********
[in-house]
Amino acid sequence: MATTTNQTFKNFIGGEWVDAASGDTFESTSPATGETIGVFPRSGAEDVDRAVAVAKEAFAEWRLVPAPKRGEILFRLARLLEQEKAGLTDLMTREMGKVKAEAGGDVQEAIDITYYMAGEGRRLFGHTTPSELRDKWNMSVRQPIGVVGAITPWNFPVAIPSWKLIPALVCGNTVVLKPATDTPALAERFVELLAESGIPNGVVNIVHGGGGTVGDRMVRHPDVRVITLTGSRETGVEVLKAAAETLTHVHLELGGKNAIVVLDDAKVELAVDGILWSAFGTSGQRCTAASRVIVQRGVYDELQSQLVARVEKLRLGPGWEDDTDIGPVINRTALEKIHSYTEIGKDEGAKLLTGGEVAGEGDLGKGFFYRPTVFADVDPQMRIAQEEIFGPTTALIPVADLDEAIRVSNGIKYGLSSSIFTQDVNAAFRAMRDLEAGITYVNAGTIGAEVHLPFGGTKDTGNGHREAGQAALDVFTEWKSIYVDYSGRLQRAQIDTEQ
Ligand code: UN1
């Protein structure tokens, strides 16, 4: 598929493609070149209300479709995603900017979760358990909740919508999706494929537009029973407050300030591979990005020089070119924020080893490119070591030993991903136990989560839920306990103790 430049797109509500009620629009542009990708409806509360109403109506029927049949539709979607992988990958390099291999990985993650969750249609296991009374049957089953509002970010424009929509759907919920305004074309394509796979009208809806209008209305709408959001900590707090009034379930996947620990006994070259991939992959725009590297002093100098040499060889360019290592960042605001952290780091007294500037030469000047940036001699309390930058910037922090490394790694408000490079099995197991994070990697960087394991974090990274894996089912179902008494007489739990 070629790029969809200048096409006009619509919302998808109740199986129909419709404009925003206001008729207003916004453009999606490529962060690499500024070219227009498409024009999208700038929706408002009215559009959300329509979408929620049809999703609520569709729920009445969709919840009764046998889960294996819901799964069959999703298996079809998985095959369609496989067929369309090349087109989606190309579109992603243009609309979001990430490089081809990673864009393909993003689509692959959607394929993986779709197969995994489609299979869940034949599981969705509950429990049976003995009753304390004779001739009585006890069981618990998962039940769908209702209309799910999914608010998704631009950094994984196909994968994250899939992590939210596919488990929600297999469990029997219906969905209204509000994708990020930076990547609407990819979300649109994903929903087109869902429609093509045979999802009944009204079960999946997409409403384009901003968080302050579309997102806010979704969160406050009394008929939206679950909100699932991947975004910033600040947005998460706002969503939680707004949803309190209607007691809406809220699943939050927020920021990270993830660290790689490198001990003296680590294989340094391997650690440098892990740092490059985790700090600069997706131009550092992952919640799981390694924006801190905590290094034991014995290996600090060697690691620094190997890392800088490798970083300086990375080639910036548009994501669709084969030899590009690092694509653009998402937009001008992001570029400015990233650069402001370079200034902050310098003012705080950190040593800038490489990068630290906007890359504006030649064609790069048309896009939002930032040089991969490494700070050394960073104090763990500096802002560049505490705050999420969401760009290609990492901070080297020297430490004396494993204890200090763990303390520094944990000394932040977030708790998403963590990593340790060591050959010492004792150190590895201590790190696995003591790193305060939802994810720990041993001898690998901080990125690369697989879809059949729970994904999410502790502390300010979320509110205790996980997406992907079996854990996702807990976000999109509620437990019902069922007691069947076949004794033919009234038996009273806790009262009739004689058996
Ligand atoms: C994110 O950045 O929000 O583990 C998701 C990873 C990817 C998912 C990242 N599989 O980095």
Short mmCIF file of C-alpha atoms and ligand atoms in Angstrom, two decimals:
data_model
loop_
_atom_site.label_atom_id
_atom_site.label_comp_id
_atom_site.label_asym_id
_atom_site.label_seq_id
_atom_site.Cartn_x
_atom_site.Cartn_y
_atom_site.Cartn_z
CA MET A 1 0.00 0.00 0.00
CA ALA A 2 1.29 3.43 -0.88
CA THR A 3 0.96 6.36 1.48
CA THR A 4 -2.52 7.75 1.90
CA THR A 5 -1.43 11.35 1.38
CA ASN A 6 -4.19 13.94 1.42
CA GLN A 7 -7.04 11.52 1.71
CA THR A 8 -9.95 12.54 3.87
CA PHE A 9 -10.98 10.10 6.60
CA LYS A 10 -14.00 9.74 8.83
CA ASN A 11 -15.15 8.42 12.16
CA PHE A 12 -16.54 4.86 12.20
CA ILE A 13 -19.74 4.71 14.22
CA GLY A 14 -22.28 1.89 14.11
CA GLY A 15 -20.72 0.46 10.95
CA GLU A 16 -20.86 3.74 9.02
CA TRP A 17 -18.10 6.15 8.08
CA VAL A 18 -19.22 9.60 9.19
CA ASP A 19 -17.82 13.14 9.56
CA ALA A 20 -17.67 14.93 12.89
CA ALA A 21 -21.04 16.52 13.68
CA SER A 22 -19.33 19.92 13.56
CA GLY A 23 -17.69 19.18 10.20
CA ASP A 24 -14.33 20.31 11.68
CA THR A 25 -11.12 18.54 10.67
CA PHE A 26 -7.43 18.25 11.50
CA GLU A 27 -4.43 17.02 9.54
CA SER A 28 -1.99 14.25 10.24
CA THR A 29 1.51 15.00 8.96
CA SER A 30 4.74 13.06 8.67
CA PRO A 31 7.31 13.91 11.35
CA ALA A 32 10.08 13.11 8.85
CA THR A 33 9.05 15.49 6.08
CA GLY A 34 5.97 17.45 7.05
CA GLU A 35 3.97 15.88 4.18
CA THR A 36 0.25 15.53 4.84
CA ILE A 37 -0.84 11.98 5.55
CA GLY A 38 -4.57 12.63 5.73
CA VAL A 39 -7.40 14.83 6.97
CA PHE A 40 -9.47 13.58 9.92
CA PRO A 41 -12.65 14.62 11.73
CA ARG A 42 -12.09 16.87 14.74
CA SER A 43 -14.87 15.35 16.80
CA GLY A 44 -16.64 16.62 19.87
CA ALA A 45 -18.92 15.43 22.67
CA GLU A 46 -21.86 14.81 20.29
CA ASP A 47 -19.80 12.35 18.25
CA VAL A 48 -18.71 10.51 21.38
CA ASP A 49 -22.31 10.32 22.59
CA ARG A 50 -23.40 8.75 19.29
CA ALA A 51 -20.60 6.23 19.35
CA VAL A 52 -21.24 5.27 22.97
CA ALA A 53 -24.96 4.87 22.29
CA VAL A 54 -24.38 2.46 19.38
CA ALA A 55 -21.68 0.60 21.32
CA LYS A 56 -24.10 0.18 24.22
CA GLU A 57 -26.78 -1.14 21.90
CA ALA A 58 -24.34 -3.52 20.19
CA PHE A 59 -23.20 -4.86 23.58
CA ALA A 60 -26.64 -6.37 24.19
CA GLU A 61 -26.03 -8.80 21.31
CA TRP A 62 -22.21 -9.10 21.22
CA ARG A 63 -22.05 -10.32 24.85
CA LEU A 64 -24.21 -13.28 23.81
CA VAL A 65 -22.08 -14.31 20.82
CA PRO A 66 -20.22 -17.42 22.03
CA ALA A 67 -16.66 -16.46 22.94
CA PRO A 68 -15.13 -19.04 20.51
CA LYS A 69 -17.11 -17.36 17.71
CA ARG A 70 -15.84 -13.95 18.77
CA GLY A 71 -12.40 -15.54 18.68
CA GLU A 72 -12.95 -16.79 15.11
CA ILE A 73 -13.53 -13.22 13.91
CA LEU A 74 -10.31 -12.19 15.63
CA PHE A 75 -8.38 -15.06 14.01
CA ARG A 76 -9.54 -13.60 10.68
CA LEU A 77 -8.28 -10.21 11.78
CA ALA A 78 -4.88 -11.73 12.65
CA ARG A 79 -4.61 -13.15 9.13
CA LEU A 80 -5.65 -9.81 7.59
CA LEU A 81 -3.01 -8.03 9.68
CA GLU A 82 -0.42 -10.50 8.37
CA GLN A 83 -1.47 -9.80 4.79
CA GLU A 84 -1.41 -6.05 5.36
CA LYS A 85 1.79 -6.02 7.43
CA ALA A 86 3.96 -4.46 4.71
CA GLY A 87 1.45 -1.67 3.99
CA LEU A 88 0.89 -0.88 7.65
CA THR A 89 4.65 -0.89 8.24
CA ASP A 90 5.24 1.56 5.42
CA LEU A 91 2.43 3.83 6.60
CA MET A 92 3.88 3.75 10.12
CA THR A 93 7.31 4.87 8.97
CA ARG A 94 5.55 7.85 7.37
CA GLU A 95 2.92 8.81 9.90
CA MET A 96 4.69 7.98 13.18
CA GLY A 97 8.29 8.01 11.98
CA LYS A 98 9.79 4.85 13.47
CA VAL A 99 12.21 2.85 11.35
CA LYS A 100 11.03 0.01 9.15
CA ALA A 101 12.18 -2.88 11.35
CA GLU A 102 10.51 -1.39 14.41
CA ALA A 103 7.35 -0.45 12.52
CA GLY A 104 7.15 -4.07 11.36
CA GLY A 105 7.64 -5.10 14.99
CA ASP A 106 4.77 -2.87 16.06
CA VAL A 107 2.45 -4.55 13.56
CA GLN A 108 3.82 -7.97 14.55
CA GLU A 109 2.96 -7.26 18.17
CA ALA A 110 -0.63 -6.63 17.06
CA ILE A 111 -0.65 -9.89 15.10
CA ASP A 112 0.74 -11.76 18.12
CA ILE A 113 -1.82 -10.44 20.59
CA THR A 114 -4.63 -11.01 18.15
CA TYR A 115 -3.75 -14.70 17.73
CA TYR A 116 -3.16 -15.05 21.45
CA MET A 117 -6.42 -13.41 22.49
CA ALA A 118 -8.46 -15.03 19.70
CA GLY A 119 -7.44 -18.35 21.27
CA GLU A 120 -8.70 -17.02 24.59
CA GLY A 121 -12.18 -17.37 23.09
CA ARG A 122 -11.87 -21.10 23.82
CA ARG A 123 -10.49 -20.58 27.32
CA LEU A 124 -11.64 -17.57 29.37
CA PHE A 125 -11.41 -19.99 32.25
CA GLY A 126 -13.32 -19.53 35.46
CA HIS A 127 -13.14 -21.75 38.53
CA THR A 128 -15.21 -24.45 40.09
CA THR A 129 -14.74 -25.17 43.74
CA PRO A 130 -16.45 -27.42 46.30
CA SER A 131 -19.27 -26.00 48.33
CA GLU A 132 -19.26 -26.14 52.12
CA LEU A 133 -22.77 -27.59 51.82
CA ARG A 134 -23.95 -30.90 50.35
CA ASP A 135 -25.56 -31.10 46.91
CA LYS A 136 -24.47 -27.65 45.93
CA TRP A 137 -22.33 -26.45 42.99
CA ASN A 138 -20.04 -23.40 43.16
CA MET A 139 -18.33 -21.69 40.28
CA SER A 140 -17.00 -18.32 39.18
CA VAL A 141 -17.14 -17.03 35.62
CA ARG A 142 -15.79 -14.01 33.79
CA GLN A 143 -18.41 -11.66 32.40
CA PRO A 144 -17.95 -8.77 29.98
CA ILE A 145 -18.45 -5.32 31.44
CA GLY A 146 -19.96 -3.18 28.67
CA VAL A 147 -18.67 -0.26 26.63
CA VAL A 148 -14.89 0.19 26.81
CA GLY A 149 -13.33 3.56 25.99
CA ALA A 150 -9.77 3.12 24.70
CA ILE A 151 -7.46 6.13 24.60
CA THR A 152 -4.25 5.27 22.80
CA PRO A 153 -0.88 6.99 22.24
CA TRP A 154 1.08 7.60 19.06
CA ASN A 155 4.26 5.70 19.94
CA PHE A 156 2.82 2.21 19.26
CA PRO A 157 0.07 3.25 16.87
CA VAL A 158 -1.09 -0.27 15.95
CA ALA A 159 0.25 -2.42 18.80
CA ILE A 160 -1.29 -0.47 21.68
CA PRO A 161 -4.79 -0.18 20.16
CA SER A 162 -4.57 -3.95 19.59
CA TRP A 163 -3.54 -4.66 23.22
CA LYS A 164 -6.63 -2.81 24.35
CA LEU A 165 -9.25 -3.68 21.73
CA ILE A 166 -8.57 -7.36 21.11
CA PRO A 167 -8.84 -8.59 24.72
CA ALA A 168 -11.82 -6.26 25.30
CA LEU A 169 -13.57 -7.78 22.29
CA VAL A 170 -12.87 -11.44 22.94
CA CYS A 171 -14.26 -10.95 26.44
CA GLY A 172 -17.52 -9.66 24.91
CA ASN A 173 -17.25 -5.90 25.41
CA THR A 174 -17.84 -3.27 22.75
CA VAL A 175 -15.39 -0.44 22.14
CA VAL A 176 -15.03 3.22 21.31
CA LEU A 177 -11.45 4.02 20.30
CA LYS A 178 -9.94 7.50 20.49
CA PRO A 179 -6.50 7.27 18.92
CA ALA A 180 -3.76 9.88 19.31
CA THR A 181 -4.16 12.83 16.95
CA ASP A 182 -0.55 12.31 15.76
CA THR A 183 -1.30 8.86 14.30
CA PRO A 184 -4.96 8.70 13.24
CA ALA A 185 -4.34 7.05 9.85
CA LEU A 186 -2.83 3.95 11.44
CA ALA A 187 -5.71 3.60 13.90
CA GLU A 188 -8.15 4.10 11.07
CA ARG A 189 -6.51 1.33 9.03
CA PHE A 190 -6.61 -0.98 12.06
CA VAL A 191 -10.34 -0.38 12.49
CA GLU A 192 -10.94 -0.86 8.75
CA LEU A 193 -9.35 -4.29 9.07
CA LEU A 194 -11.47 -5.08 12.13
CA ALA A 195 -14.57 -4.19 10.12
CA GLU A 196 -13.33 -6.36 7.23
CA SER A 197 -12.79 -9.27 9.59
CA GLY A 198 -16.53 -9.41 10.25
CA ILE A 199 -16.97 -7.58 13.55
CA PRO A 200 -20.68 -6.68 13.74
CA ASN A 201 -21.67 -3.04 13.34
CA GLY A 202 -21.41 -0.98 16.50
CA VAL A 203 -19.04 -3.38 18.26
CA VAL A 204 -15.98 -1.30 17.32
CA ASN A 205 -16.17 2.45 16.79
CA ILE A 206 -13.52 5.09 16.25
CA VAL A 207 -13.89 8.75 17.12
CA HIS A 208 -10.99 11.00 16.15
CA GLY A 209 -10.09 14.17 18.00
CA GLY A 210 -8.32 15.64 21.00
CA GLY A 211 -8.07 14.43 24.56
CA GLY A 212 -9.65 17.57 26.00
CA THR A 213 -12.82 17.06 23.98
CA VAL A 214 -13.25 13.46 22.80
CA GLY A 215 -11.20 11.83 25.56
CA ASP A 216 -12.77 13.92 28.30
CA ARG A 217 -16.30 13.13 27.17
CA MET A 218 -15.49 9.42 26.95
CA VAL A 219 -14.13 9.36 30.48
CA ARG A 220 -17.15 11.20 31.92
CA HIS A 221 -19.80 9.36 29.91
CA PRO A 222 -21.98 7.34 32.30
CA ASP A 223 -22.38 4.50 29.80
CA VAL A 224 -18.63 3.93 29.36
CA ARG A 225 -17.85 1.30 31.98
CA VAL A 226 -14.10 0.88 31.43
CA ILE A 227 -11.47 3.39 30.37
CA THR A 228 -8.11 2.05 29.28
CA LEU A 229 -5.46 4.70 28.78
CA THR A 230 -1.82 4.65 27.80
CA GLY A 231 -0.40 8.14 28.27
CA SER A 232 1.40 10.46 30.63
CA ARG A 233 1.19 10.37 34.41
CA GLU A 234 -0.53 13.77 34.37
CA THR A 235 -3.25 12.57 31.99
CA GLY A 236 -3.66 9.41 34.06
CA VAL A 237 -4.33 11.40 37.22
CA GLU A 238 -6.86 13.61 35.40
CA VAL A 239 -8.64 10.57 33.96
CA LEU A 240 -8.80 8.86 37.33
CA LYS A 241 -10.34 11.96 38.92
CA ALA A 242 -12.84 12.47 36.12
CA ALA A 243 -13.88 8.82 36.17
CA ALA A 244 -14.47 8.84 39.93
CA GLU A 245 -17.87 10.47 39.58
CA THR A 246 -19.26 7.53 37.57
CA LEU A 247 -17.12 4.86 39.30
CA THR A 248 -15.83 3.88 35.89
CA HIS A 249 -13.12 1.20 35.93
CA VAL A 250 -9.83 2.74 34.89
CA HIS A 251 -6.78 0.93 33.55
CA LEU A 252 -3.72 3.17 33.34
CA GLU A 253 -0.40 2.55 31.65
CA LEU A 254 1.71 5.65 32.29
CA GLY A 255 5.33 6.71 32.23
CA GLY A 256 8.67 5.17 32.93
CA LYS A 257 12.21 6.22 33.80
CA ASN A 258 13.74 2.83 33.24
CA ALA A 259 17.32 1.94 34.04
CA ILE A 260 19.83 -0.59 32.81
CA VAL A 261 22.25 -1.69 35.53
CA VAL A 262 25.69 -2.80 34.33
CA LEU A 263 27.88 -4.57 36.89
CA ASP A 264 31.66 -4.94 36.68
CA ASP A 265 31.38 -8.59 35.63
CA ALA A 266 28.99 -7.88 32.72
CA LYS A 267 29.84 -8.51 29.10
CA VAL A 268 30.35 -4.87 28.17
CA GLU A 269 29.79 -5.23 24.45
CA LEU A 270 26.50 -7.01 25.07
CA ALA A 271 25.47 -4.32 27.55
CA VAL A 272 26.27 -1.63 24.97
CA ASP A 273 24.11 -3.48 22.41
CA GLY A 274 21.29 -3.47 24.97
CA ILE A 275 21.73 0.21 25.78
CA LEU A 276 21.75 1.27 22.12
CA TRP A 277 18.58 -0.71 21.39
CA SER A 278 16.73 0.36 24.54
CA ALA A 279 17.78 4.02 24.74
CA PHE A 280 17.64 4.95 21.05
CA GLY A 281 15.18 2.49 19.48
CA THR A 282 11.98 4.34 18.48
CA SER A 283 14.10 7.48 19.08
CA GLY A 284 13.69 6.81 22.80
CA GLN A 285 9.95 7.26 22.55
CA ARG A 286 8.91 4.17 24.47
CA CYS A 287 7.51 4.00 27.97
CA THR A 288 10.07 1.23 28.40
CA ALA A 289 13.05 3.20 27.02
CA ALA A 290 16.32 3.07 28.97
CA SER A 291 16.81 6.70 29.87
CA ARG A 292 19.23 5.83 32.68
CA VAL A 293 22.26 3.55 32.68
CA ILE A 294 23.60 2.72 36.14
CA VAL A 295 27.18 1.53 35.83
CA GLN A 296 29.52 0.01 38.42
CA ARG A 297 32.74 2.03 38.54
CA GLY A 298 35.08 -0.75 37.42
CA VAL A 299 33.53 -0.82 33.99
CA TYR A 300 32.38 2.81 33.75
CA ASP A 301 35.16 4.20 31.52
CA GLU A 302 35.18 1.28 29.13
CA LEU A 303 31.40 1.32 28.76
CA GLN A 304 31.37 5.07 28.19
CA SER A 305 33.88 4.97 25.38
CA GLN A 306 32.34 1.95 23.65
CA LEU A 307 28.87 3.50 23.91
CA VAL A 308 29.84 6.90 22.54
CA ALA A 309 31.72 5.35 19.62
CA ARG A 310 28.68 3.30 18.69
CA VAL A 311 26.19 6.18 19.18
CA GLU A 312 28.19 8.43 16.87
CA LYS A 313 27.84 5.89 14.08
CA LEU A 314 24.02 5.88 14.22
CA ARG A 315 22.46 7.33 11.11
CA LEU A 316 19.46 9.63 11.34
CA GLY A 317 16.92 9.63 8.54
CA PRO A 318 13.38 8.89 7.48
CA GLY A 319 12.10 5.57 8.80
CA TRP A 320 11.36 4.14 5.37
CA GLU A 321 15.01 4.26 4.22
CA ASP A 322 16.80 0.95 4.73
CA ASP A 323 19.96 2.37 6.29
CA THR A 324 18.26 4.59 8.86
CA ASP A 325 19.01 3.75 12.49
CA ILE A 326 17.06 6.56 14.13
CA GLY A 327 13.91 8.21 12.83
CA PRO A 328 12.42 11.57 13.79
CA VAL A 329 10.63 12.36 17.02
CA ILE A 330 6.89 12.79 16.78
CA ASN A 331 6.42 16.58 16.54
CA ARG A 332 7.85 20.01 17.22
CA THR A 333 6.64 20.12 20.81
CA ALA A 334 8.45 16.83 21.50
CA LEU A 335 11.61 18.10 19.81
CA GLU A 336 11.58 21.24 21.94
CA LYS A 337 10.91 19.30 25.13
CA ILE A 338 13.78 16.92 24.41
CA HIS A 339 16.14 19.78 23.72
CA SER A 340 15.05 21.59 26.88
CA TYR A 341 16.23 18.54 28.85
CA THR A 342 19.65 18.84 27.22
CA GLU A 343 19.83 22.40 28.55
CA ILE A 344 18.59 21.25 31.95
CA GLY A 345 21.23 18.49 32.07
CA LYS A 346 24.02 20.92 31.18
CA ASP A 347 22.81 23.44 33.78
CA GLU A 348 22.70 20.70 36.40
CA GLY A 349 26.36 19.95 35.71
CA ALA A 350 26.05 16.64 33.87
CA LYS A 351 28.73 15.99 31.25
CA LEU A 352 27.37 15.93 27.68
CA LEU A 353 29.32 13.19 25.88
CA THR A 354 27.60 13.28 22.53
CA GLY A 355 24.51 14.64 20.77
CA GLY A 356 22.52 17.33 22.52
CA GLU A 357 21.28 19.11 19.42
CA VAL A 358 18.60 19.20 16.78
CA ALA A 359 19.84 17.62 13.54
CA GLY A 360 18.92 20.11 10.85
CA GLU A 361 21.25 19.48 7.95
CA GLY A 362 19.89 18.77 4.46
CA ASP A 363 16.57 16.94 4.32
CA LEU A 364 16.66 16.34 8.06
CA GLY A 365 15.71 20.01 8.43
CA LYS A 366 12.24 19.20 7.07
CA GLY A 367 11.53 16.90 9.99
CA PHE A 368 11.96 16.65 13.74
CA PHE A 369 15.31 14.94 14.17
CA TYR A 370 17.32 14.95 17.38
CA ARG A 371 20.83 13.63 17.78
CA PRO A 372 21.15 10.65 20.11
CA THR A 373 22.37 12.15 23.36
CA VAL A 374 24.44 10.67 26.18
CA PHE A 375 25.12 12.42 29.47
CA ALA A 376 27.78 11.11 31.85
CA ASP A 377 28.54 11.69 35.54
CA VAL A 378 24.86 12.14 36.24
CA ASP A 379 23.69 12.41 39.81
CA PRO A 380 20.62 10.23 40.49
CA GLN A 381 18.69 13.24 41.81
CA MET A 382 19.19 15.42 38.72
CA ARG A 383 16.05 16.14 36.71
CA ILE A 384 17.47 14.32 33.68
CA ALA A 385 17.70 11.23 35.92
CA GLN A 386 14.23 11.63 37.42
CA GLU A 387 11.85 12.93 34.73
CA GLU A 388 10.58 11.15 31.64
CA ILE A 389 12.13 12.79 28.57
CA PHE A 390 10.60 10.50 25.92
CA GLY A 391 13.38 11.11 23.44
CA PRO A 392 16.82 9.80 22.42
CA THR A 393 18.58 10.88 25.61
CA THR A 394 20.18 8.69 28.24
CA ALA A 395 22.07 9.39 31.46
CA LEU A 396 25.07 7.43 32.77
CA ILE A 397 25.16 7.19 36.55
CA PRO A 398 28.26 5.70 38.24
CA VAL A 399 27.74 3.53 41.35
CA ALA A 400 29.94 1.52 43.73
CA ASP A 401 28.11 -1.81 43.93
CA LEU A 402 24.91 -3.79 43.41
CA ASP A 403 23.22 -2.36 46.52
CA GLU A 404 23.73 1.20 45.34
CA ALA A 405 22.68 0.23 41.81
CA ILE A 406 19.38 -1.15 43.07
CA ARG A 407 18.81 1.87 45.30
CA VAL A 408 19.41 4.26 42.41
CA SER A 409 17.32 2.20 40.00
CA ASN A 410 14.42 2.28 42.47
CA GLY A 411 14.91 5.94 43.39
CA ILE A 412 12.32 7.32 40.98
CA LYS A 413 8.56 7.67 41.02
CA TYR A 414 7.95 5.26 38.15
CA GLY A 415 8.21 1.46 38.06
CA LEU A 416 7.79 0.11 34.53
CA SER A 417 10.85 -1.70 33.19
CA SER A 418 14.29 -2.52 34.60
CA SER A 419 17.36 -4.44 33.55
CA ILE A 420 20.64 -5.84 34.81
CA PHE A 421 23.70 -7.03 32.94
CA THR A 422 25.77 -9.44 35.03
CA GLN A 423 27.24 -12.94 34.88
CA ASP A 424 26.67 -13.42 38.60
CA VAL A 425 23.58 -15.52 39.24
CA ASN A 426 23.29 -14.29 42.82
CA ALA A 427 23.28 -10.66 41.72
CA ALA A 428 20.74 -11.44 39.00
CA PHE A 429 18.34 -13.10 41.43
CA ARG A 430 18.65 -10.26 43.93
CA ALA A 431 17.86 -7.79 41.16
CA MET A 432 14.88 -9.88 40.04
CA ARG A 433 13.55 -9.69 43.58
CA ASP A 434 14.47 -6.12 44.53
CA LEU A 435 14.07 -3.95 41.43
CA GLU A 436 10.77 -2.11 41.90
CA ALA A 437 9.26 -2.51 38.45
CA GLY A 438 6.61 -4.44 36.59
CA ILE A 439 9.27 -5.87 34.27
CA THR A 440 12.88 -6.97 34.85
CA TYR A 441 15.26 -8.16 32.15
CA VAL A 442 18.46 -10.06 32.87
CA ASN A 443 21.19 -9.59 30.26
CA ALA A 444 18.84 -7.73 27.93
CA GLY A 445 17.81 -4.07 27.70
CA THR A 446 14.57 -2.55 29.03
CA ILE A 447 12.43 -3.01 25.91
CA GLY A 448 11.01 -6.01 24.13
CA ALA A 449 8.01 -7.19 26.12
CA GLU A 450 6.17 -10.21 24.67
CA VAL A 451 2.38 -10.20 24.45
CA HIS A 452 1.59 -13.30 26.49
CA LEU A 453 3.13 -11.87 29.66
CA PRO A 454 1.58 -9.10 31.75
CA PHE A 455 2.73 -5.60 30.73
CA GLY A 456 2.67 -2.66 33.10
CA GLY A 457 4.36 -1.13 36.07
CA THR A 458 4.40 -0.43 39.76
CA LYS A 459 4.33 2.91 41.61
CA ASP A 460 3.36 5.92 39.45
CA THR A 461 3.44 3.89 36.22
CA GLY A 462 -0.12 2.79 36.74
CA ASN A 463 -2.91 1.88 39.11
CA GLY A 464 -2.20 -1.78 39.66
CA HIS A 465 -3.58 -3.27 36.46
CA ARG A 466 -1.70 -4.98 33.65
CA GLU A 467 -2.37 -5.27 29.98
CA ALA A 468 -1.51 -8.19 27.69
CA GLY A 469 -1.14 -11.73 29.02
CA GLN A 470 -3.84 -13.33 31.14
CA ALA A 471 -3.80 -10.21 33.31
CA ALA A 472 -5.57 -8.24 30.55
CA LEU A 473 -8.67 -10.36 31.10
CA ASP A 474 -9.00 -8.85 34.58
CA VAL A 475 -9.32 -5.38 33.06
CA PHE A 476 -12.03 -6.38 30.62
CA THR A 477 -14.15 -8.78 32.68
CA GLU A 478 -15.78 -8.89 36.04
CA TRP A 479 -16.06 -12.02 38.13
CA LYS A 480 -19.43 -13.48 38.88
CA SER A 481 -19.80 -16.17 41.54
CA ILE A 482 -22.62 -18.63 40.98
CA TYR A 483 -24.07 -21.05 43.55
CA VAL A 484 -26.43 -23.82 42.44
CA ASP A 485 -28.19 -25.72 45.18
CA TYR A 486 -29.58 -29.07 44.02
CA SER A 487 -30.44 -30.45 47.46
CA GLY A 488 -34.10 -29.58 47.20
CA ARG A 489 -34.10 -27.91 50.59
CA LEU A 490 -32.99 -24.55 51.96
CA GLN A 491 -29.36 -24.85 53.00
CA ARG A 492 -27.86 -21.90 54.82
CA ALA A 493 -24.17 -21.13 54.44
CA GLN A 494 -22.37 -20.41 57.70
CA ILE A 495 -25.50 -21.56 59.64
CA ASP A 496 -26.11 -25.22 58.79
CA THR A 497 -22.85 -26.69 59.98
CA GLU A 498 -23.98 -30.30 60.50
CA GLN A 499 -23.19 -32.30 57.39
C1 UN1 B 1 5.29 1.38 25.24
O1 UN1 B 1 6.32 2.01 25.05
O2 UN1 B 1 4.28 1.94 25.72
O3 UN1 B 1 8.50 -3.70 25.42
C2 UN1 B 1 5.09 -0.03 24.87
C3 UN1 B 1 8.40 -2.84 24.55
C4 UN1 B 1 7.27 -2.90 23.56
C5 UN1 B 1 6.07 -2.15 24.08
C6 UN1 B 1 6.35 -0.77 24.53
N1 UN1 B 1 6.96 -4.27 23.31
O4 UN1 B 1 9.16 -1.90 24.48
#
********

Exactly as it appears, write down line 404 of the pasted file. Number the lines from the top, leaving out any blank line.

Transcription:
CA ILE A 389 12.13 12.79 28.57